By Natalie McGuiggan and Camille Belberka
Thieves target streets on Chicago’s North Side. (Photo/Camille Belberka)
Chicago’s North Side, known for its upscale restaurants and shopping scene, has seen a dramatic increase in crime, specifically carjackings, with triple the numbers from a decade ago, leaving residents saying they are scared for the safety and security of themselves and their vehicles.
Although there has been a 7% increase in auto theft nationwide, Chicago is reporting more incidents than any other city currently in the United States, and is becoming the fastest-growing city for auto thefts. The city averaged 577 stolen vehicles a week over the past 12 months. Many residents living in the North Side of Chicago say they feel helpless against these crimes and feel as though little is being done about the issue.
North Side resident Samantha Rosales said that she has felt a shift in her safety in recent years and feels like the amount of precautions she and residents living in her area have to take is ridiculous.
“This is probably the first year that I felt unsafe on my street,” Rosales said. “I just think it’s a huge problem and it’s super unfortunate the fact that I need to go out of my way and buy a stick for my steering wheel, like we all have those sticks here,” Rosales said. “I just think it’s so unnecessary. Like why do I need to worry about that?”
A recent carjacking spree hit the North Side occurring over eight hours from Nov. 14 into Nov. 15. A group of perpetrators targeted three separate victims within several neighborhoods from Bowmanville to Greektown. The suspects pulled up in two vehicles, used a “boxed-in”method on their victims, displayed their handguns, and then forced the victims out of their vehicle. The group targeted three victims and their vehicles throughout the North Side all within a 15-minute time span. The group is said to be behind two commercial burglaries that occurred that same night, both targeting Ulta Beauty Stores, stealing thousands of dollars of merchandise.
Robinson Le Meur, who has lived on the North Side since August, said he believes there should be more communication between residents and a heavier police presence due to the increase in carjackings and like crimes in the area.
“I think we should put more restrictions,” Le Meur said, “and maybe more policemen in the area.”
“We could use more private parking in the North Side, for people to park there, and it should not be expensive.”
North Side residents like Le Meur are pushing CPD to do more to help lower this crime. According to Chicago Police Department data through Nov. 9, vehicle thefts, including carjackings, over the past 12 months are up 114% compared to the annual average over the last three years.
The COVID-19 outbreak in 2020 led to an increase in violent crime rates around the US, specifically homicides, which had an alarming 30% increase. In 2021, Chicago had its deadliest year since 1996 with 797 homicides, more than any other U.S. city. Since then, violent crime rates in Chicago such as murder have decreased by 60%, but crimes like vehicle theft have seen a 106% increase since the start of COVID.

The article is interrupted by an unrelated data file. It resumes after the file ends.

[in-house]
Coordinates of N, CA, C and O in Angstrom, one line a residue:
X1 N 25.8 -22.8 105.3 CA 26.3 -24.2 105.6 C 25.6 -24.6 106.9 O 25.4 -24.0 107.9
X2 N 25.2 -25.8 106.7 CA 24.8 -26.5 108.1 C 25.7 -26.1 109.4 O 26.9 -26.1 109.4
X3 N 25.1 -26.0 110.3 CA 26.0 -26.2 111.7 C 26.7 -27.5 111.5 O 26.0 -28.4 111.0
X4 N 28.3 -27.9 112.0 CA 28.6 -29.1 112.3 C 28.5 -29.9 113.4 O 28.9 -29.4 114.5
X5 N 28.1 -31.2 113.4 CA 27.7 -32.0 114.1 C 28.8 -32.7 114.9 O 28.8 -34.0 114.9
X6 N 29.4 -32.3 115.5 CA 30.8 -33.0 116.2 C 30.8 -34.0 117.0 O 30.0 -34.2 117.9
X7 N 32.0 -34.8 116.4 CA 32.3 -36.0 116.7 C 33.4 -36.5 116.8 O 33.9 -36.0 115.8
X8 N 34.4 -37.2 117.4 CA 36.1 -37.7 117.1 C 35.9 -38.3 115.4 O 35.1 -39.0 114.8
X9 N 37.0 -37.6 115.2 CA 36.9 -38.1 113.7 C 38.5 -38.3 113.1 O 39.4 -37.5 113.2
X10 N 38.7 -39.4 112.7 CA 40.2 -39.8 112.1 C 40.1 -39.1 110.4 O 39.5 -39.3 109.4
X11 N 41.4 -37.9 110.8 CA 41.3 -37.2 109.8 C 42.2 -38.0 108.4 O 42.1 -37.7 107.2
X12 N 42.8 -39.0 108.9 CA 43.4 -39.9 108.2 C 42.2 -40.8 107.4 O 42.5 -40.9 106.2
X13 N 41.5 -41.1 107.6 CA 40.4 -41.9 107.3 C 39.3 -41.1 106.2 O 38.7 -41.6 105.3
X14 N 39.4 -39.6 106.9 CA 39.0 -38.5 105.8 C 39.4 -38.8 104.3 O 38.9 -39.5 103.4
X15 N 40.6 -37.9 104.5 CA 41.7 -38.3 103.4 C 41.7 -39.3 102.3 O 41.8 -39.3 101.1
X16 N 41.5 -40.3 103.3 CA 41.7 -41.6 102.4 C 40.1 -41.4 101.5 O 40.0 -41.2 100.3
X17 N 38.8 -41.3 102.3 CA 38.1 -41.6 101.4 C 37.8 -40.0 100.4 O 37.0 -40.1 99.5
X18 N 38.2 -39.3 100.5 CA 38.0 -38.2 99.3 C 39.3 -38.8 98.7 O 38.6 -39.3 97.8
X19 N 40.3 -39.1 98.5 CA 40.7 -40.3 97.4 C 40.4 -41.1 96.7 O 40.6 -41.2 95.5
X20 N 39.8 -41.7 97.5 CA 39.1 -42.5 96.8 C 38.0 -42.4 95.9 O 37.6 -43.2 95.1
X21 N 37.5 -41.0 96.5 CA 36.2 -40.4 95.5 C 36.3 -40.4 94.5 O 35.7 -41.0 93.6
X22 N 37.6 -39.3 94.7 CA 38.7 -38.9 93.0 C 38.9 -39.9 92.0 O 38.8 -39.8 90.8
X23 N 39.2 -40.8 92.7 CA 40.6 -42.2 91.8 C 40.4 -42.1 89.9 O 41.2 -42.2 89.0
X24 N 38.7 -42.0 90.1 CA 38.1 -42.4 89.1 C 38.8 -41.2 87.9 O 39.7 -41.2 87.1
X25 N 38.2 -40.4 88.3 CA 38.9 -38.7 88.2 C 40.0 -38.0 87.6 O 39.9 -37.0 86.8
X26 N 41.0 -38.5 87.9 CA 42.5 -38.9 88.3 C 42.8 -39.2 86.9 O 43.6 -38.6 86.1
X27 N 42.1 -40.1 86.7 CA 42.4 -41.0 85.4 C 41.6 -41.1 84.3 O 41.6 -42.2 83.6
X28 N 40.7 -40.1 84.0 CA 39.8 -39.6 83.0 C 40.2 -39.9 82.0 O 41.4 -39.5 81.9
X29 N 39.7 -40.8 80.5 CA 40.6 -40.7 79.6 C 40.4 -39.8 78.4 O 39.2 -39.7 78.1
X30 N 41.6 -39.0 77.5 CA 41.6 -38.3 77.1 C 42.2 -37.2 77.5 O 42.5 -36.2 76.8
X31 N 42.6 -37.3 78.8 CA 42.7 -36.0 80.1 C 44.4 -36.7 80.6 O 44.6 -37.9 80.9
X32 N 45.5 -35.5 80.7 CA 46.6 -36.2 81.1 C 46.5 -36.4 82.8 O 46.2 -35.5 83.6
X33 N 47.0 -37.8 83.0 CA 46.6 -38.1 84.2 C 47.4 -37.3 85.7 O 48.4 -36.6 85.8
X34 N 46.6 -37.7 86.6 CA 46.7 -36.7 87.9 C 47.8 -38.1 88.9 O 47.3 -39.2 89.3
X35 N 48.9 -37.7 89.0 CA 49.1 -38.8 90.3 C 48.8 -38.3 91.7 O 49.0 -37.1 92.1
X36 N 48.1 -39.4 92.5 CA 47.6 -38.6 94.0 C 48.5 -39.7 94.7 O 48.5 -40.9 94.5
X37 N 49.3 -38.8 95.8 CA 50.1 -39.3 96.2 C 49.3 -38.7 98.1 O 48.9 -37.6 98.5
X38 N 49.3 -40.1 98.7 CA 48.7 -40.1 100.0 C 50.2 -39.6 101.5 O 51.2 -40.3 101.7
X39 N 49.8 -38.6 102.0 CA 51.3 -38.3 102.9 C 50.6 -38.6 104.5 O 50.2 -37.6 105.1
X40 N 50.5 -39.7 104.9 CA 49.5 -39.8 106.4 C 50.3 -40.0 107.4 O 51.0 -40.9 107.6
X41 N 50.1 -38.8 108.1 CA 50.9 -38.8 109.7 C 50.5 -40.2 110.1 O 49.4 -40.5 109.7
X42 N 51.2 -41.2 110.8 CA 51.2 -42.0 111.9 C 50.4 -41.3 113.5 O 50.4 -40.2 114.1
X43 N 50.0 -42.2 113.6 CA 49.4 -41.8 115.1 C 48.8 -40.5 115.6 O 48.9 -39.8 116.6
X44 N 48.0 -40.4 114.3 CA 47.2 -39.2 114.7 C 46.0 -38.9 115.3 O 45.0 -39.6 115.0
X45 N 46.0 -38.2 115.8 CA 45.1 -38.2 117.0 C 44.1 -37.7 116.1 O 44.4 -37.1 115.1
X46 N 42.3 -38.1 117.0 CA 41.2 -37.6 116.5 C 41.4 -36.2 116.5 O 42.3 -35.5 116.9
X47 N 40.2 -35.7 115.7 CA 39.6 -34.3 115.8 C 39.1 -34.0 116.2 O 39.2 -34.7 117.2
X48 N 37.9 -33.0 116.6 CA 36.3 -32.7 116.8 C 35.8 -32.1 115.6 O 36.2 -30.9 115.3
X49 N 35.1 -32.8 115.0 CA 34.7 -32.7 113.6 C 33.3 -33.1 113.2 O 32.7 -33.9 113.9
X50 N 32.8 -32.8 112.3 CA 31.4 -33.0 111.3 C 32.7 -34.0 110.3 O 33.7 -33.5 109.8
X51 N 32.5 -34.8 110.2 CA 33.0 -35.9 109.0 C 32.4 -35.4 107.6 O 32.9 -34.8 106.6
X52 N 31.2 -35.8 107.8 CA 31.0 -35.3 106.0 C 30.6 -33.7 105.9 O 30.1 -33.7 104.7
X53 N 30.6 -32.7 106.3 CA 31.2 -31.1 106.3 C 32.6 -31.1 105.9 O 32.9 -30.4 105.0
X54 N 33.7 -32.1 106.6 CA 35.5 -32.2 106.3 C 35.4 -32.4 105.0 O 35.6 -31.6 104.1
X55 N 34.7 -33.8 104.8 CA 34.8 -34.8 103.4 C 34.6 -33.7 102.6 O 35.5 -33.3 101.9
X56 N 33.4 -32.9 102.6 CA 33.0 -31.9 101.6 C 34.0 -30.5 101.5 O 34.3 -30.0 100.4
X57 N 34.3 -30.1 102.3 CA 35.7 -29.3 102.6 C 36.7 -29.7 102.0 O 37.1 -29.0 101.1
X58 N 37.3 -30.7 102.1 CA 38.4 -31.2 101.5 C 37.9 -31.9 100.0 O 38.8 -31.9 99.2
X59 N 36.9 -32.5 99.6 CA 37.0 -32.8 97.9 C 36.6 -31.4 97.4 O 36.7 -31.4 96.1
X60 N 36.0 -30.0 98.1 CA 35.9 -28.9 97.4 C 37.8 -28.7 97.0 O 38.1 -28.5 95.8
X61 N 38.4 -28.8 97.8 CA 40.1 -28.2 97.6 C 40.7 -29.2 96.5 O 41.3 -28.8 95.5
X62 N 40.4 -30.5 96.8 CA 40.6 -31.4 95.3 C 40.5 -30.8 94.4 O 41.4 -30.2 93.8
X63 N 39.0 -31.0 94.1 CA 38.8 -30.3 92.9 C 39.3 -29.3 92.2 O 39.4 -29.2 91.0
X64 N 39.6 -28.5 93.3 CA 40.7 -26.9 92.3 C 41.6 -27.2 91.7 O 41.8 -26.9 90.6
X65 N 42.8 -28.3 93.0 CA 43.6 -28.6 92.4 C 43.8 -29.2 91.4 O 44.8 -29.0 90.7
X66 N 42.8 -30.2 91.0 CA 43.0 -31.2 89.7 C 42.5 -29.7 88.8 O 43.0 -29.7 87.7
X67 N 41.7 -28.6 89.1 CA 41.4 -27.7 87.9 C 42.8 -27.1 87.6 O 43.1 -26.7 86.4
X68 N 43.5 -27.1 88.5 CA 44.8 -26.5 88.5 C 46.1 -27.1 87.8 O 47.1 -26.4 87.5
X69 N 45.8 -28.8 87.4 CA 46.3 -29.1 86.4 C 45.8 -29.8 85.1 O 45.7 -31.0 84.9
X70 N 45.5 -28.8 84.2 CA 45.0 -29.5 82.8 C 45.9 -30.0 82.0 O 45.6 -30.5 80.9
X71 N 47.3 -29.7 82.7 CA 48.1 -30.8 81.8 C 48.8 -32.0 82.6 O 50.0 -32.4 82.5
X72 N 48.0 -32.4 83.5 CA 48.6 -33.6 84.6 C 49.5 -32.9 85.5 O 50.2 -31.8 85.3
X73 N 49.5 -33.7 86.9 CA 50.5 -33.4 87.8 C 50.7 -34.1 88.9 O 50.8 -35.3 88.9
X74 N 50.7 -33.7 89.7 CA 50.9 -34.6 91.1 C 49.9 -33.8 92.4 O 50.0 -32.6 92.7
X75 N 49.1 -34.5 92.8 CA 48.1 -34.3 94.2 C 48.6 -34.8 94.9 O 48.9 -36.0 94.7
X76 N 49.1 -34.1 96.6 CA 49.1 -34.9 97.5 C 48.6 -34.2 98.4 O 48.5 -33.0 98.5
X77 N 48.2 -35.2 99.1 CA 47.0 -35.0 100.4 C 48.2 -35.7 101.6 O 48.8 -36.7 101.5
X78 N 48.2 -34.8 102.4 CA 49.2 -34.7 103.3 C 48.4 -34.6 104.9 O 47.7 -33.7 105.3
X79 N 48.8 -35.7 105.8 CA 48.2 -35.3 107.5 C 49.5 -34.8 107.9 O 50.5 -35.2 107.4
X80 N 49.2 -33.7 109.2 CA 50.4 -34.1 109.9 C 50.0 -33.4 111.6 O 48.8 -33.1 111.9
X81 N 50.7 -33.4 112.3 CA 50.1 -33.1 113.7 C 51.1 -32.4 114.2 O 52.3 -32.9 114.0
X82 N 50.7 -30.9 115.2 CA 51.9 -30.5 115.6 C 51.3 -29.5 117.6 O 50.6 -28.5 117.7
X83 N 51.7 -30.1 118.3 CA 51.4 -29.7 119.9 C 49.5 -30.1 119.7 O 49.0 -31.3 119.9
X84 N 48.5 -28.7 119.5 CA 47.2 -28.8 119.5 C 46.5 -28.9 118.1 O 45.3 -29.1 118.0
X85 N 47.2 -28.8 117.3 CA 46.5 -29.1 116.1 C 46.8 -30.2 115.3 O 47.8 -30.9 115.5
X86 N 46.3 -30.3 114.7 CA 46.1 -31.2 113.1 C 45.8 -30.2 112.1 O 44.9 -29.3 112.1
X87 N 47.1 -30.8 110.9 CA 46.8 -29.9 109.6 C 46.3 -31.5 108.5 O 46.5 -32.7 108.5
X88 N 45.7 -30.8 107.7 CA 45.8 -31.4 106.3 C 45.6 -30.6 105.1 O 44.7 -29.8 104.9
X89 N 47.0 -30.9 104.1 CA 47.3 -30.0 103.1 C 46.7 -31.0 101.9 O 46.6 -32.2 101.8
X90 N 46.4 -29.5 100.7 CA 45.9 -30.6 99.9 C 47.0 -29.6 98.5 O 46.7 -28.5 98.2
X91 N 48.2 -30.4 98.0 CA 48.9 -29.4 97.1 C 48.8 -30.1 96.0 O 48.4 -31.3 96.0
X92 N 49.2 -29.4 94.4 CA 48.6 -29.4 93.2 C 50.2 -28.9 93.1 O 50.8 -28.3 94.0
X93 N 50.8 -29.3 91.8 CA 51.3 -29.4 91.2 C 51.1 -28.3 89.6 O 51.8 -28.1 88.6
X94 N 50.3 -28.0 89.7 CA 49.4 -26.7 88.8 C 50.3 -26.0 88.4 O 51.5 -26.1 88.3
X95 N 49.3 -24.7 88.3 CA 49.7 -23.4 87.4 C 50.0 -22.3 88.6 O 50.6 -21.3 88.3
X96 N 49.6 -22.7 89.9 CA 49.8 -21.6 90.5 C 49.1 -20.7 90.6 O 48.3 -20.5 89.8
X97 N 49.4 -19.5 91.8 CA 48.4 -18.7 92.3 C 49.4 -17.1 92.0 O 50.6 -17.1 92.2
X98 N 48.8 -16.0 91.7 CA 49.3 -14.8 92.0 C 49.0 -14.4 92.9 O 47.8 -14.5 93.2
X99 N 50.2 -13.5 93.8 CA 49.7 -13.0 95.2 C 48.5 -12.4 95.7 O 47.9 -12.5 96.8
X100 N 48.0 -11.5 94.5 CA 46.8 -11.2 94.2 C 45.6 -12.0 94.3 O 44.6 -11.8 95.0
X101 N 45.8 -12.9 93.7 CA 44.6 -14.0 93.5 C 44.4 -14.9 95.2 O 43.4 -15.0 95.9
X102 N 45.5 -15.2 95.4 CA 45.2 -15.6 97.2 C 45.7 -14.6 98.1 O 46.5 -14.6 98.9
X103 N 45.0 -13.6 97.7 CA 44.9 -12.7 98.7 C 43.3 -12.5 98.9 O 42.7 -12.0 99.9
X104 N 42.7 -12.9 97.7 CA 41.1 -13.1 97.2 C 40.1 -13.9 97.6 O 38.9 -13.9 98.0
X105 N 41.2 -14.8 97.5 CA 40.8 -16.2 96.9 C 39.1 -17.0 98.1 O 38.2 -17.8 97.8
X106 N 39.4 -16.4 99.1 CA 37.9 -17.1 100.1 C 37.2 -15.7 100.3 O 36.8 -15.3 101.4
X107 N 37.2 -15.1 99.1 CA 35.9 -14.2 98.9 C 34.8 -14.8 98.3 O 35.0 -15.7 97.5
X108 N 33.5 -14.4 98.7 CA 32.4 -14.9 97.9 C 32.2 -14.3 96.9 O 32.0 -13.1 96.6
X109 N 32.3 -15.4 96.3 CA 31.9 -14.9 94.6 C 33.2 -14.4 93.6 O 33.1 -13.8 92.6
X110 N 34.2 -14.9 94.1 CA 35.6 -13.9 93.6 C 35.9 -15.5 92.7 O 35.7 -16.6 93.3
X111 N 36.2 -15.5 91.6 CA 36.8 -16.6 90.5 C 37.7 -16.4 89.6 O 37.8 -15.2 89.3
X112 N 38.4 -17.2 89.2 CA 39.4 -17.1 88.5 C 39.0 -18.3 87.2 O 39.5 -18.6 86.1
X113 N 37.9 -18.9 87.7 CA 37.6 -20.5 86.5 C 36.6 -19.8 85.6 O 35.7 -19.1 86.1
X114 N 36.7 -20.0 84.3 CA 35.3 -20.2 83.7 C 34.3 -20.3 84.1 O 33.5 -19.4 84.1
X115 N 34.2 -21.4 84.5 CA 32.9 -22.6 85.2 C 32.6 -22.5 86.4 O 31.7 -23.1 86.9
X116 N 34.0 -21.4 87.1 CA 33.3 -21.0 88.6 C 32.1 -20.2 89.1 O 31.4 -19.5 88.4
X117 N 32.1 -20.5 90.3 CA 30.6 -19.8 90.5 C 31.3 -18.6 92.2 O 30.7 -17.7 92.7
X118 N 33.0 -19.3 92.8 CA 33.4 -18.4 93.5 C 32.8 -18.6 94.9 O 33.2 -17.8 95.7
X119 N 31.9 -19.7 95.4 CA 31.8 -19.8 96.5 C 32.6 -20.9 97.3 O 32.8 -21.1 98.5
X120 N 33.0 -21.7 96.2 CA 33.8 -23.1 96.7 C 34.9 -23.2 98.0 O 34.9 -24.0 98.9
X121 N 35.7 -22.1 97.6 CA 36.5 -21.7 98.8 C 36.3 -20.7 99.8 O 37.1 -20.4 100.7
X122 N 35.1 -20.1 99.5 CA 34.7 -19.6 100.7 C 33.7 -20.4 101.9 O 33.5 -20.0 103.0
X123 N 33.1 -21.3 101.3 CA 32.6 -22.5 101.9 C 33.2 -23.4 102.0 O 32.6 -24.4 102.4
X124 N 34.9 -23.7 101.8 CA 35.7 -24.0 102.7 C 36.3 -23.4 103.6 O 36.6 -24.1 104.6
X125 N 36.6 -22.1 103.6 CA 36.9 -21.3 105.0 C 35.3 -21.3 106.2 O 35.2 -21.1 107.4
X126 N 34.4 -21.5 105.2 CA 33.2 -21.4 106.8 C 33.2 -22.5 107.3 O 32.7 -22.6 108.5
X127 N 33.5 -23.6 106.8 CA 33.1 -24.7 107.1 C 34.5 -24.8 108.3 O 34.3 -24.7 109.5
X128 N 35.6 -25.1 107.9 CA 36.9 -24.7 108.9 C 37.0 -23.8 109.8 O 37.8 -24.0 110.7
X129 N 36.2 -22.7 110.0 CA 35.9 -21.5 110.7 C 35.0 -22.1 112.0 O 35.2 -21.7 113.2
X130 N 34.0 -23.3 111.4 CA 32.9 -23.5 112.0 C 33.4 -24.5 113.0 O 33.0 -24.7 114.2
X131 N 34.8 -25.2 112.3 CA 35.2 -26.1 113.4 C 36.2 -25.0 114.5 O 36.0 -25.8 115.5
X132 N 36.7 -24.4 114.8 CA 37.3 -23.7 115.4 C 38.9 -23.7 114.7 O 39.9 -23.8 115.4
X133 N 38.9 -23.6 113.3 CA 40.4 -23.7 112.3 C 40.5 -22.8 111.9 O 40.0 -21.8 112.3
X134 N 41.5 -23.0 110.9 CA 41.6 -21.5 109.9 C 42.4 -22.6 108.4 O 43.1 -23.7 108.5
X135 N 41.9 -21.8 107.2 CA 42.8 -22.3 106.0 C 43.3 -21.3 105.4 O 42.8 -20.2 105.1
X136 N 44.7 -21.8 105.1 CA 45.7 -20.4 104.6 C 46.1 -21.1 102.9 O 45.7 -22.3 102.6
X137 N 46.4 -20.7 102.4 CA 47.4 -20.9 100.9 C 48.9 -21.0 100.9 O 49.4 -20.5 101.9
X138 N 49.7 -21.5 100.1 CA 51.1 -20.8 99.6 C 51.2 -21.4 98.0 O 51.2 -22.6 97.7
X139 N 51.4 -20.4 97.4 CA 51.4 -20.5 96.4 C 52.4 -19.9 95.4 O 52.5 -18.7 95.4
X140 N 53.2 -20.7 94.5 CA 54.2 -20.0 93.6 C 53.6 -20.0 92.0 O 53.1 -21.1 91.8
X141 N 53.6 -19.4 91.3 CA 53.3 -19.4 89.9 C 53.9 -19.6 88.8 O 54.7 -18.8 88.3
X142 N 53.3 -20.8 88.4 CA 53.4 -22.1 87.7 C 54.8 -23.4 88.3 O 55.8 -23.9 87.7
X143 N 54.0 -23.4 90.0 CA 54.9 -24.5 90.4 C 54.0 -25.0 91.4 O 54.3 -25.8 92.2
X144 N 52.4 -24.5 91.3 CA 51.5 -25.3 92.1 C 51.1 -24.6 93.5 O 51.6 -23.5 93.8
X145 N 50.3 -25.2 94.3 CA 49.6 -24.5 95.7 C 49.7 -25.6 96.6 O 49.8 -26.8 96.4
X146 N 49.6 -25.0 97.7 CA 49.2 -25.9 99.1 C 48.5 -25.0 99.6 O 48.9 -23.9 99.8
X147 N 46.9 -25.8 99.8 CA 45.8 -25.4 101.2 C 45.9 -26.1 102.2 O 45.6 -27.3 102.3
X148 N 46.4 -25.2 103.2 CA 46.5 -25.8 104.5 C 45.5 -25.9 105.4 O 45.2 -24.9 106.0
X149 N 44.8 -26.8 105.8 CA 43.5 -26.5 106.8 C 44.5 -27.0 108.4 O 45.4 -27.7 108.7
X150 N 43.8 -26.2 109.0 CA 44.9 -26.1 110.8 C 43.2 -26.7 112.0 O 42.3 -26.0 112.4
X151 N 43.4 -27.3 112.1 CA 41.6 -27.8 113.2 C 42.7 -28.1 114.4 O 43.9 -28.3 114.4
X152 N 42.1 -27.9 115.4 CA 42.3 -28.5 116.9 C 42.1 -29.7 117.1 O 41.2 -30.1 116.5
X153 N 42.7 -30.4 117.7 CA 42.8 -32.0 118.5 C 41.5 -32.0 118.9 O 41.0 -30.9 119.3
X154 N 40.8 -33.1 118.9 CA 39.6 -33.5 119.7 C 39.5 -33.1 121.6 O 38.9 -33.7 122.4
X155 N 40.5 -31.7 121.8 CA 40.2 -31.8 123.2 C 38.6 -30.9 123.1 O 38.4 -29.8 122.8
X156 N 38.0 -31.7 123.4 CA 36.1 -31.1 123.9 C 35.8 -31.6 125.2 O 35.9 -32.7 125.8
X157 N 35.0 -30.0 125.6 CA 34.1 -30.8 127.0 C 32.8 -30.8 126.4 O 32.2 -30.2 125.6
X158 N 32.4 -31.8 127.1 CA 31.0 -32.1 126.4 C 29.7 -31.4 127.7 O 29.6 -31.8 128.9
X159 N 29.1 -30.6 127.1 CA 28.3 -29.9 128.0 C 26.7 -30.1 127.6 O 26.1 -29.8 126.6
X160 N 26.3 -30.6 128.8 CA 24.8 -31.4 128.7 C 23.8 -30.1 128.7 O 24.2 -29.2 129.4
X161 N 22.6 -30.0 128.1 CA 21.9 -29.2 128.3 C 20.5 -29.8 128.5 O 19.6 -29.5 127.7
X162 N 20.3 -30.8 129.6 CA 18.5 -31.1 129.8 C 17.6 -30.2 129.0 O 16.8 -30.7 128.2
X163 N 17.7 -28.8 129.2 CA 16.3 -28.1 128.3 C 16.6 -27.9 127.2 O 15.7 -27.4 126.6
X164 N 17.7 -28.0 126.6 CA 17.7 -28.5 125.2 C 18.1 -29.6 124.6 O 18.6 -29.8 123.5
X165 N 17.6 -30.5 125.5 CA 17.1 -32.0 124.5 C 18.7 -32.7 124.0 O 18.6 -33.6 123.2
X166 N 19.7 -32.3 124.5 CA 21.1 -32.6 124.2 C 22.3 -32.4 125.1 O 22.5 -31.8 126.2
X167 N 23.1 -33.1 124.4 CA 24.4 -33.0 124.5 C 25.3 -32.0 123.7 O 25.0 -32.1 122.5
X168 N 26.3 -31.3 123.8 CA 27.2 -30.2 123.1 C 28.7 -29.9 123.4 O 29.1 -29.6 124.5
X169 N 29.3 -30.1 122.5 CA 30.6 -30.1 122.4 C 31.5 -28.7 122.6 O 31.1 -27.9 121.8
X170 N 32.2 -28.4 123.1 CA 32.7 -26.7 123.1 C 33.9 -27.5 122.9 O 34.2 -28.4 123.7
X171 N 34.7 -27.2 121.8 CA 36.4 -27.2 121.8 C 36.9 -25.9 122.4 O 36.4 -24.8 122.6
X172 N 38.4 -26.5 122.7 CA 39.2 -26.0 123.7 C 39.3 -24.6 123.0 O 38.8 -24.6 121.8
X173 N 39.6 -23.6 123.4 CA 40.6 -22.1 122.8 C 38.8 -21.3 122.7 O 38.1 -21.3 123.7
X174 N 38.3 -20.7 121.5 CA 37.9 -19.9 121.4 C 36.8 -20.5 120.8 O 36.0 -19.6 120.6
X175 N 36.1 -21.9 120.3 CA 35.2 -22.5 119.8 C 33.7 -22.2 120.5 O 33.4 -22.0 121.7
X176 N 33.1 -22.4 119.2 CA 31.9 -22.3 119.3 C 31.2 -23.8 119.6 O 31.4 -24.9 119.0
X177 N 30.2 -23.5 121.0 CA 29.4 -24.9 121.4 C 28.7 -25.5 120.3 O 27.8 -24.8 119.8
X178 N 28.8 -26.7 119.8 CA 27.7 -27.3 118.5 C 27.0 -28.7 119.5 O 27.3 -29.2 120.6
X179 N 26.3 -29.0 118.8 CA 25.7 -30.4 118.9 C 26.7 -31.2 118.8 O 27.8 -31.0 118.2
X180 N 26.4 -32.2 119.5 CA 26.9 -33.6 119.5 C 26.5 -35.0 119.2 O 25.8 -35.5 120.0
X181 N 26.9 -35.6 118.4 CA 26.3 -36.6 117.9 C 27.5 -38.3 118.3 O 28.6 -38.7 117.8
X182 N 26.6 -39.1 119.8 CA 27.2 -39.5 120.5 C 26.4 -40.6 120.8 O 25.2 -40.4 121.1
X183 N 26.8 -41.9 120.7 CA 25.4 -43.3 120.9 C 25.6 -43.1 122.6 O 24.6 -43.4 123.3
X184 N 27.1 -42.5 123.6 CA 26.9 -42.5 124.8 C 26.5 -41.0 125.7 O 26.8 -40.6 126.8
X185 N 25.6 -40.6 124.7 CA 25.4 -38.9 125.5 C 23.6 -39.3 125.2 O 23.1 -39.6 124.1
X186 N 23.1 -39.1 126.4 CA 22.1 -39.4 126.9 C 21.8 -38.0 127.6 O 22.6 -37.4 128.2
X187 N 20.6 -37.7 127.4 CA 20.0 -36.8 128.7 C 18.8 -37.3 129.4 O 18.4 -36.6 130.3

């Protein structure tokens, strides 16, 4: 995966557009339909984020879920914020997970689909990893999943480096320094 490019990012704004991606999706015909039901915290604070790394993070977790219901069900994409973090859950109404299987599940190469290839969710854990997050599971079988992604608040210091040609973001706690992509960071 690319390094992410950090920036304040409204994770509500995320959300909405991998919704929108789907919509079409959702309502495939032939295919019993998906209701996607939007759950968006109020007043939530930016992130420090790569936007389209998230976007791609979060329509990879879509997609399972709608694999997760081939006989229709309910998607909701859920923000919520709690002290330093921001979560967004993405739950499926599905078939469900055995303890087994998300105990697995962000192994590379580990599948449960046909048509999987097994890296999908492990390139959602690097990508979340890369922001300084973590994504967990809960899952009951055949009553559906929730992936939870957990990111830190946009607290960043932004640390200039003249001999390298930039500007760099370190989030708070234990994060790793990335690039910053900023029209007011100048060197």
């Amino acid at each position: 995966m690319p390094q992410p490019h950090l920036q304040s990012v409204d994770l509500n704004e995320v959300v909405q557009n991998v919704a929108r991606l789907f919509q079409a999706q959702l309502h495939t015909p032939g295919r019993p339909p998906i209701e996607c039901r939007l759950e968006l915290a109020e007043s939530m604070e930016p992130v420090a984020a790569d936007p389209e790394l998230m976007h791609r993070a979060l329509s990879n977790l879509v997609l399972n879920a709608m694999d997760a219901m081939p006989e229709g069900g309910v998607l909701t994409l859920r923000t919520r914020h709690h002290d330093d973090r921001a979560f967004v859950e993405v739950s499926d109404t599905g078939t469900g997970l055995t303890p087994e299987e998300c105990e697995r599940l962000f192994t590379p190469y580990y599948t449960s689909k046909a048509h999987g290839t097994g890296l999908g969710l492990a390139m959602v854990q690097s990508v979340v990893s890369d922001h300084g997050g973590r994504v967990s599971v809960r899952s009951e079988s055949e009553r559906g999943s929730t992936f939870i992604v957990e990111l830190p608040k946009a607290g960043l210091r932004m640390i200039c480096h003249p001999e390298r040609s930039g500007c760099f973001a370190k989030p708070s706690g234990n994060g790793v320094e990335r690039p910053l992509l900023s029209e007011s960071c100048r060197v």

Keith Atterberry, a doctoral student and teaching assistant from the Department of Criminology, Law, and Justice at the University of Illinois at Chicago, said many factors play a role in these types of crimes and why they are being committed at such an alarming rate.
“I think there’s a lot of factors including opportunities that have probably increased,” Atterberry said. “Maybe less of a police presence, especially since the pandemic, fewer witnesses, combined with less fear of being apprehended by potential law violators, you know, they perhaps just feel like hey, you know, this is a crime, that we’re less likely to be caught.”
More than a million vehicles were reported stolen in the US in 2022, and nearly 18% of those incidents were carried out by male offenders under the age of 18. The average age of carjackers is said to be between the ages of 15 and 25, but there have been cases in previous years of suspects as young as 12 and 13 involved in these types of crimes.
“I would say one of the factors is the random nature of carjacking,” Atterberry said. “The fact that it’s a crime of opportunity, and perhaps there are more opportunities because maybe there are [fewer] witnesses.”
Atterberry said that he believes that these crimes are seeing such an increase because many go without consequences or arrests. Atterberry continued to say that there is very little that can be done with these types of crimes, and that is why they keep happening, and why many offenders are repeat offenders.
“I think a lot of the tools that exist are more of an investigative nature, like license plate readers and surveillance cameras that can help after the fact,” he said. “However, in terms of deterrence you know, I think that, again, it’s a calculus that potential offenders use, we call it rational choice theory. Does the cost of committing this crime outweigh the benefits? And I think that the answer to that for many offenders is that the benefits do outweigh the cost.”
Meghna Dasgupta interviews reporter Natalie McGuiggan about how she reported this story.
To help limit or control this repeated issue the Chicago Police Vehicular Hijacking Task Force was created in March 2021, which consists of Chicago Police, Cook County Sheriffs, Illinois State Police, as well as federal law enforcement professionals who specialize in the investigation of violent crime and robbery cases. The task force is dedicated to tracking down stolen vehicles in the Chicagoland area and returning them to their rightful owners.
How to Help
For more information on carjackings, or if you would like to report a carjacking you can contact the Chicago Police Vehicular Hijacking Task Force or submit an anonymous tip to help law enforcers locate the perpetrator or the stolen vehicle.